Fieldwork shows that attitudes and language awareness seem to correlate with the type of education, and that non-formal and informal education positively influences the linguistic strategies of people in mobility and those who do not take part in it. It further suggests focusing not only on mobile students and staff, but also on those who stay at home and have to accommodate the diversity brought in by others.
Positive attitudes towards multilingualism at the family, school, and society level are more generally linked to positive attitudes towards diversity and inclusion. This result suggests that the promotion of multilingualism should be linked more closely with the movement for educational inclusion, rather than narrowly focused on the promotion of mother tongue education. Corresponding measures require collaboration between key actors including school administrators and staff, teacher trainers and teachers, peer students and families, and community organisations.
Observations further show that teacher education for diversity is a problematic area, especially with regard to multilingualism, and a substantial rethinking of teacher training (in order to treat language contact phenomena as “normal”, is required. Our survey of European examples clearly shows that the majority languages of recipient societies are not threatened by the contact immigrant languages from below – rather, they can be altered by the overwhelming power from above of supernational languages, a result which also carries implications for the realm of higher education, where a simplistic understanding of “internationalisation” can sometimes efforts to successfully combine mobility and inclusion.
We have compared four communication strategies (technical solutions like automatic translation; traditional translation and interpreting; use of various lingua francas, including, but not limited to English, and intercomprehensive approaches. Our results indicate the following:
All four mediation choices enhance trade-offs between mobility and inclusion by relaxing constraints in various complementary ways.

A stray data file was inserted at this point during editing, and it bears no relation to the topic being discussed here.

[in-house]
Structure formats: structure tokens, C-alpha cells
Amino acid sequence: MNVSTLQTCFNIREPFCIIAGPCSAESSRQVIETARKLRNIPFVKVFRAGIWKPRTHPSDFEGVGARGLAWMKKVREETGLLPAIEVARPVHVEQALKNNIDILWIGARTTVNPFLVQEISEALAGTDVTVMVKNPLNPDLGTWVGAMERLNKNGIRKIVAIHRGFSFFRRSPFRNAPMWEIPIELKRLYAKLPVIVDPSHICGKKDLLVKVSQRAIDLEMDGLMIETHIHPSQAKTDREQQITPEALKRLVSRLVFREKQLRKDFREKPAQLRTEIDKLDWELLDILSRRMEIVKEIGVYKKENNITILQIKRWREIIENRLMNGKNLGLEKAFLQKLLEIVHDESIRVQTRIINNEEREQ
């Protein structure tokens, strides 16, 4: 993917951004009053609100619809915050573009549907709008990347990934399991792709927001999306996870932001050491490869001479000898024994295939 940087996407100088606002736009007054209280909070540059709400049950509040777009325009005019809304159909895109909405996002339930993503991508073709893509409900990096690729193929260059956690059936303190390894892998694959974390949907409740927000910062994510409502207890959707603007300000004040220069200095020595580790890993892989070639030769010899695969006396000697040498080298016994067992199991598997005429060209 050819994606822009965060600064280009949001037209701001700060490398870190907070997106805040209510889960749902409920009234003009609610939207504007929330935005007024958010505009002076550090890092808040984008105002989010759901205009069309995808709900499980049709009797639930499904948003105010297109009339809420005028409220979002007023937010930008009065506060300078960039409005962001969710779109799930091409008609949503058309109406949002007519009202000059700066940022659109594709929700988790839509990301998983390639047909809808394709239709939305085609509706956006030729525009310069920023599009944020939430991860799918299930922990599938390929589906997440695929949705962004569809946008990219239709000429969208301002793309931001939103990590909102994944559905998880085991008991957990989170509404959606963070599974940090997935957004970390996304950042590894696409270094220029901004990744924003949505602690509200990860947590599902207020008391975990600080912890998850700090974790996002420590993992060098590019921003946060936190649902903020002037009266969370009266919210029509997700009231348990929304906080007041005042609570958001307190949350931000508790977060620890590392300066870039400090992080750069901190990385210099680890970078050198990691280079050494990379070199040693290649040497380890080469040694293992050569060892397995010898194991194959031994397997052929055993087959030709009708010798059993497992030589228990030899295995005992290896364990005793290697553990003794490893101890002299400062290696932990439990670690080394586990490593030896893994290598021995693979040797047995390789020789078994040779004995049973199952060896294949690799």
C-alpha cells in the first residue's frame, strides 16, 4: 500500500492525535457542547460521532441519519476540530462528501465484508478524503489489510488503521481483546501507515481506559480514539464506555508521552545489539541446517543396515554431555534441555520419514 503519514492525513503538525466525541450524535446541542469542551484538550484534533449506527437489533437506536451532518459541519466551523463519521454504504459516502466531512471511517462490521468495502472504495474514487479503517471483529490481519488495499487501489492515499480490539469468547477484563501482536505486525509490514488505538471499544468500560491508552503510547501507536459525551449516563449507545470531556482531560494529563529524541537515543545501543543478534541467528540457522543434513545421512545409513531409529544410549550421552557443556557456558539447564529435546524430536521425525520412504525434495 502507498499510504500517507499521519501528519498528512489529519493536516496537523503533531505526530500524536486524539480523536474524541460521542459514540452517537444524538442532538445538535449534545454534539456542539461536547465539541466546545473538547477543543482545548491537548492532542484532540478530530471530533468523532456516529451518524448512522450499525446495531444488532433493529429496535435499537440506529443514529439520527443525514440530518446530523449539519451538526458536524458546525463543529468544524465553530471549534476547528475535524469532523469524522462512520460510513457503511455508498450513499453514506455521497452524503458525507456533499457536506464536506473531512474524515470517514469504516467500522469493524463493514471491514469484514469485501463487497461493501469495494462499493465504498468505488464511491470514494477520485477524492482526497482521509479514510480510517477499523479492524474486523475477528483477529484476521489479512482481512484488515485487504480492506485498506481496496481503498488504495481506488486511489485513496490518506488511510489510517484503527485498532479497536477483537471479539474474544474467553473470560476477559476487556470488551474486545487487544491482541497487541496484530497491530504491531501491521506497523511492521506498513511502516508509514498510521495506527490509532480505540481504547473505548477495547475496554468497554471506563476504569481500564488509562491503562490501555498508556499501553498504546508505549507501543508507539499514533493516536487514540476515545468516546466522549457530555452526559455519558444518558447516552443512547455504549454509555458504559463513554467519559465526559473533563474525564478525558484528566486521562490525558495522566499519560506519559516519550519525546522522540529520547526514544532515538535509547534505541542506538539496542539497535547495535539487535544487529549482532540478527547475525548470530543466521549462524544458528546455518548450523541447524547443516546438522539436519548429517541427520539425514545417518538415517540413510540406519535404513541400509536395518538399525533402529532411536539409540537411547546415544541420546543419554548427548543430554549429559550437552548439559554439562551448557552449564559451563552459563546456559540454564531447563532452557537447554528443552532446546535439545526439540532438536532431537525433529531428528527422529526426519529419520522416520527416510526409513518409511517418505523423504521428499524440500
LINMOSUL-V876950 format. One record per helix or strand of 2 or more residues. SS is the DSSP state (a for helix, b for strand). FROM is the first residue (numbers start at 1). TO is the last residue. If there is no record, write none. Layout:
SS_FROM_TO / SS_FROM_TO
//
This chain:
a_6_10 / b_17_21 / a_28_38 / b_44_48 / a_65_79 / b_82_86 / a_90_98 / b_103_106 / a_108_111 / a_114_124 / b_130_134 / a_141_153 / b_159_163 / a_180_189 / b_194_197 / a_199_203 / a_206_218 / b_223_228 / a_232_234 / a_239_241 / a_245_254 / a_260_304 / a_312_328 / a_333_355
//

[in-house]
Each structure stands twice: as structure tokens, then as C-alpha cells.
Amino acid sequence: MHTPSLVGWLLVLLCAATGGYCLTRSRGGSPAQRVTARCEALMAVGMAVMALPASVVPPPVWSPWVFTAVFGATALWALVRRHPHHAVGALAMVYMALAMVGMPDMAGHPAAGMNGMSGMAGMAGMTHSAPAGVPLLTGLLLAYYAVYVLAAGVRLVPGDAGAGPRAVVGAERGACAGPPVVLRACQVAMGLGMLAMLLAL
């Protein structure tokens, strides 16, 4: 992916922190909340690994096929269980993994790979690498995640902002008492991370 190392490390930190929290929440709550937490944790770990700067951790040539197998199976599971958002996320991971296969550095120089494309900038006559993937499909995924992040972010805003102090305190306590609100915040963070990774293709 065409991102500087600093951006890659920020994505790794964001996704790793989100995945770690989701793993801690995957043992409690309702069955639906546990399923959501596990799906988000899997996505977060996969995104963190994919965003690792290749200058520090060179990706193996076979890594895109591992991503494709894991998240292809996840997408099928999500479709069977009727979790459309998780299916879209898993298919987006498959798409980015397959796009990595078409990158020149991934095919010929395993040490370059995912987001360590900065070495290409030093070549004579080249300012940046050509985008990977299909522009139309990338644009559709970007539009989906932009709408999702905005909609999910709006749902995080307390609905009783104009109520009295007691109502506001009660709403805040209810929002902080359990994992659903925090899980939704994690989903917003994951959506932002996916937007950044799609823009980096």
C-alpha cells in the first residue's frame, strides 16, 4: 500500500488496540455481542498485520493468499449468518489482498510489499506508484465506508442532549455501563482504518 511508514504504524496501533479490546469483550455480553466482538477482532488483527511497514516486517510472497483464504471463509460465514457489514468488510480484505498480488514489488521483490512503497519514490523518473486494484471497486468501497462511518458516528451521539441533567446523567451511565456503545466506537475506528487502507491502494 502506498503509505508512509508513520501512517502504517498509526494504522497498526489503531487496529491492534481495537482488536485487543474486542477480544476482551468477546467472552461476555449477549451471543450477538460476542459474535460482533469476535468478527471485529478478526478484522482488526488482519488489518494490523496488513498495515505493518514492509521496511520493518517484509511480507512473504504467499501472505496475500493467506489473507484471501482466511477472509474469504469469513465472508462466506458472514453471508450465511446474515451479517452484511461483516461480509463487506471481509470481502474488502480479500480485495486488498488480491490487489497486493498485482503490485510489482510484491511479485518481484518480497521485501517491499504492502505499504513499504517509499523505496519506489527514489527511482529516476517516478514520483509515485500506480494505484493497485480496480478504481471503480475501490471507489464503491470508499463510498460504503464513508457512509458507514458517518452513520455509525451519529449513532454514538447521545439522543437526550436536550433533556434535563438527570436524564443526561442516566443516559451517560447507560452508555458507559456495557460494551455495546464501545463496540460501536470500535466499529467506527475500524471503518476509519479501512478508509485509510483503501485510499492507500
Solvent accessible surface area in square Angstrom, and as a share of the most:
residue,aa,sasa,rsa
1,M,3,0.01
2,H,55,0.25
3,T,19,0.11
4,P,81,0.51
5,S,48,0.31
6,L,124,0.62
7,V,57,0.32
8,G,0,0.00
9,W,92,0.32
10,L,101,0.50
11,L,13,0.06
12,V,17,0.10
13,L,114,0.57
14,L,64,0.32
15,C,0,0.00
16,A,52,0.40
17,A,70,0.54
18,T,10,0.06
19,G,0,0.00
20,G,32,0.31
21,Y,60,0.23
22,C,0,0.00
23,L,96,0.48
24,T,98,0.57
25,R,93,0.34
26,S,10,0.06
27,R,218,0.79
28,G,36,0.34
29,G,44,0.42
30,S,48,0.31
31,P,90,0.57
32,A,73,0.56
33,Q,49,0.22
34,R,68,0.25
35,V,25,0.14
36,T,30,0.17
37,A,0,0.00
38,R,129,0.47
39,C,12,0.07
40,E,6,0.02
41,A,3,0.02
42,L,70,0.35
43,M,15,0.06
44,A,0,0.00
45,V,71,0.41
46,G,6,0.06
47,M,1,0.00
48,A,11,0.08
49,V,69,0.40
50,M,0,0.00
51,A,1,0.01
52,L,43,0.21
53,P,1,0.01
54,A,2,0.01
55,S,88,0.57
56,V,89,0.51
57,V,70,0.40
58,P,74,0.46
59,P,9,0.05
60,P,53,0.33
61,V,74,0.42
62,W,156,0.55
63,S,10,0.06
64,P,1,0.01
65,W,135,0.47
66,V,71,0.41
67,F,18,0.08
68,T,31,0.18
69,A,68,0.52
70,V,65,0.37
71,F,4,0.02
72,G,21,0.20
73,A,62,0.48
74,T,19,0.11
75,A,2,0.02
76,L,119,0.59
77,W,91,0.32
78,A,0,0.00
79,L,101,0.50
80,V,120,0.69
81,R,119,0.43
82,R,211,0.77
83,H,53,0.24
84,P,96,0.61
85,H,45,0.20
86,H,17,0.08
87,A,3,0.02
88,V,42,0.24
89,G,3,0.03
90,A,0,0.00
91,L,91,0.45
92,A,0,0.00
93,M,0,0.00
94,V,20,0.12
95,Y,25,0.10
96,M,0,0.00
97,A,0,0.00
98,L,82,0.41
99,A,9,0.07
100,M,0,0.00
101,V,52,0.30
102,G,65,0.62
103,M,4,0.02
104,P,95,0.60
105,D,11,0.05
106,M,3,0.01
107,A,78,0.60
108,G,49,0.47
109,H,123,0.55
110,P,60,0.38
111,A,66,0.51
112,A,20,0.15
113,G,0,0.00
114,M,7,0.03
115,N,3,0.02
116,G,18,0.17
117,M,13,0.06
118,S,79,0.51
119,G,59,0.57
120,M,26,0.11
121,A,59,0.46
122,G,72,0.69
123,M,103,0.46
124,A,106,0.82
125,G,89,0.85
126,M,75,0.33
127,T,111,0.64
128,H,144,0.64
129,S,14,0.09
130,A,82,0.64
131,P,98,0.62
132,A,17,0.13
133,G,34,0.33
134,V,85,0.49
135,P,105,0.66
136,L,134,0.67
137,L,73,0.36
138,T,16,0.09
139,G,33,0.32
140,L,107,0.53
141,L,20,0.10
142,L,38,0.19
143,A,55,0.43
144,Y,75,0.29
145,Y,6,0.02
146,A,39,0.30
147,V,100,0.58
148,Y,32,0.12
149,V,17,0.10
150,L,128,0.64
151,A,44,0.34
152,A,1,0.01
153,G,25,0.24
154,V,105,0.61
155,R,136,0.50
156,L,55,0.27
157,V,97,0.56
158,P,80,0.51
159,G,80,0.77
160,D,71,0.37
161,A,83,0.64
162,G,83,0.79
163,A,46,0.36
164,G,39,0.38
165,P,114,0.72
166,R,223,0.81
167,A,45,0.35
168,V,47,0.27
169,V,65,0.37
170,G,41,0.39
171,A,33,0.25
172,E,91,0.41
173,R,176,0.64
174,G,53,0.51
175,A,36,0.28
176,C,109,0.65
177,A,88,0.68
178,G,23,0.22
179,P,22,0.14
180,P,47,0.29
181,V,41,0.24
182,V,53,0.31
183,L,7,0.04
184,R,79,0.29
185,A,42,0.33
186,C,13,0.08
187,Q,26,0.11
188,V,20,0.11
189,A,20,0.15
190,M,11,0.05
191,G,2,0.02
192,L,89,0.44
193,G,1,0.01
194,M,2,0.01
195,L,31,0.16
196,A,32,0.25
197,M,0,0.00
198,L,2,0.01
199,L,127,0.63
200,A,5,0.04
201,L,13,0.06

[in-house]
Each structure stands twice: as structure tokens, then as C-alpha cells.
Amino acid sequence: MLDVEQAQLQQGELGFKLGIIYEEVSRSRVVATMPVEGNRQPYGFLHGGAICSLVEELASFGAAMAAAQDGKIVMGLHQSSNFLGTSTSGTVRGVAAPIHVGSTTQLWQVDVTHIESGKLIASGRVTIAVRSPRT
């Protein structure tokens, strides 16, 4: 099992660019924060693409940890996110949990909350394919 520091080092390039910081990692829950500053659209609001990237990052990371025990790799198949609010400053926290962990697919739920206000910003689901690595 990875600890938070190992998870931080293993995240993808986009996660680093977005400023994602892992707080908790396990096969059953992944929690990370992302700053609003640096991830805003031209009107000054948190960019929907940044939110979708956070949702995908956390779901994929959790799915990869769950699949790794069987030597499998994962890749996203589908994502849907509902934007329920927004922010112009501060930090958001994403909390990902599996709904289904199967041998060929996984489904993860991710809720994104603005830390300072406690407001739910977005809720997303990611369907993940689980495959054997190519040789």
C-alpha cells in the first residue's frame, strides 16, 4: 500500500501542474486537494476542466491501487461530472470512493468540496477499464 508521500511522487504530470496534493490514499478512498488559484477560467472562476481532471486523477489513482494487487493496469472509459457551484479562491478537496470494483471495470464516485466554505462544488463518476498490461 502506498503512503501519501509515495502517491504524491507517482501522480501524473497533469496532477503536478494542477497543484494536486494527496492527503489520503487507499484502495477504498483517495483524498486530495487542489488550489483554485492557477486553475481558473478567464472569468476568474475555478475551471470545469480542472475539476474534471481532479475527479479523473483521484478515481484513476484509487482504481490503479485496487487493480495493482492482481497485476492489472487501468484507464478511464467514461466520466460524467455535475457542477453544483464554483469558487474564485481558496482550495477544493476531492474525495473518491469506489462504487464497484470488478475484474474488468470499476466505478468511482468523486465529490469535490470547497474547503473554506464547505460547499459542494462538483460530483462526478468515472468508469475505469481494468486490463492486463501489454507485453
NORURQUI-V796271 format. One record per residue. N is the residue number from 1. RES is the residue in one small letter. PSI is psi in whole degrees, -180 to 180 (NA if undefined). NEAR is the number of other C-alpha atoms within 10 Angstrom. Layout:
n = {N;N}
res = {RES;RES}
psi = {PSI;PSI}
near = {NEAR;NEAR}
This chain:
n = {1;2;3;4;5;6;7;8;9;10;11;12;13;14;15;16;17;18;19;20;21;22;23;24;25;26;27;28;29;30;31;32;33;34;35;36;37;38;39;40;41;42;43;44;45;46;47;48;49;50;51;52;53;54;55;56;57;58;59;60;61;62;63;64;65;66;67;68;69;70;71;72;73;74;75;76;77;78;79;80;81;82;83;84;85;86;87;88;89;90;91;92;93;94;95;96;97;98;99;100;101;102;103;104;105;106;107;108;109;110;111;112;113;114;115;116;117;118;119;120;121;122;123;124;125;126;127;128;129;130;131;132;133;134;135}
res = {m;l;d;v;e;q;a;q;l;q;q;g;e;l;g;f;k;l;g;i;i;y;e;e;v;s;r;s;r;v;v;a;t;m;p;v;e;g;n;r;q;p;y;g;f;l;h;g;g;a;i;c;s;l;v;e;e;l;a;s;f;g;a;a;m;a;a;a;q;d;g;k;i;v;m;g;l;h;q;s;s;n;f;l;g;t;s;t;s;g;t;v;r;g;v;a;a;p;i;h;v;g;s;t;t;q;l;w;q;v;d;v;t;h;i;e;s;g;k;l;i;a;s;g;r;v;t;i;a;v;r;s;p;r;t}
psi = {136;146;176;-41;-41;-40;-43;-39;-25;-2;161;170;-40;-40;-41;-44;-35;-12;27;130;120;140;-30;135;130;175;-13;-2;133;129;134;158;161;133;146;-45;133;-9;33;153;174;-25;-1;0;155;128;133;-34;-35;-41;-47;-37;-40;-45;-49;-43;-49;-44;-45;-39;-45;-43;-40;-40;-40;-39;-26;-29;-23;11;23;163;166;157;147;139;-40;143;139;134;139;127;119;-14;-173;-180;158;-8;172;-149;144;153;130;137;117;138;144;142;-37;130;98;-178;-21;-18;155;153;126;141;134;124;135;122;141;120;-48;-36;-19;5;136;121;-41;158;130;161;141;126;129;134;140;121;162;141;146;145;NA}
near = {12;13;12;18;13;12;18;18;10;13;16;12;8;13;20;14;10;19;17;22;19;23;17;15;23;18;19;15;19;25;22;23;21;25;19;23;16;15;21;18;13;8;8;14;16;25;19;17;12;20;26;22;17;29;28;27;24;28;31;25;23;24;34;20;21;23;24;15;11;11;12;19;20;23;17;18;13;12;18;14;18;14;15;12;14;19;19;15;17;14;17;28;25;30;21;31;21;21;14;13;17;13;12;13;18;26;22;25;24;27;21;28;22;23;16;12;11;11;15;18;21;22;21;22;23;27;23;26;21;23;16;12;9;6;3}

The duration of intended mobility is a key variable for the use of one mediation choice or another.
In general, all four mediation choices can offer appropriate responses to the multilingual challenge; some, however, seem tendentially better suited to short-term situations.
Longer-term mobility finds trade-offs with inclusion in terms of learning local or host languages.
There is no evidence that any of the mediation strategies block or hinder the learning of local or host languages; indeed, there is considerable evidence of complementarity between the short-term and long-term modes of mediation.
The findings tend to confirm recurrent complaints among mobile subjects: translation technologies are important but considered unreliable; professional interpreters are necessary in high-risk situations but they restrict independence; and intercomprehension and lingua francas are only pathways to long-term inclusion in the host society. For all these reasons, precisely because of their respective shortcomings, none of the mediation choices inherently blocks the learning of host languages. Such blocking only occurs in situations where no inclusion is actively sought because a lingua franca has become socially sufficient (as would be the case of English teachers in Ljubljana).
Specific policy recommendations ensuing from the above are as follows:
Recent immigrants should be provided free translation and interpreting services by qualified language professionals in high-risk situations, in particularly in legal, police and healthcare settings. There is no indication that such services will restrict future language learning.
Subsidies should be provided for the quality training for translators and interpreters working in the languages in need.
Continuous and free language courses should be provided in the host country languages.
Training in intercomprehension skills should be provided as a standard part of language-learning programs.
The study of the dynamics of languages in contact has moved forward with the identification of key determinants of language spread or decline, and the detailed investigation, through formal modelling, of the complex interplay between these determinants. This paves the way for designing policies that will appropriately take account of the role of various key variables.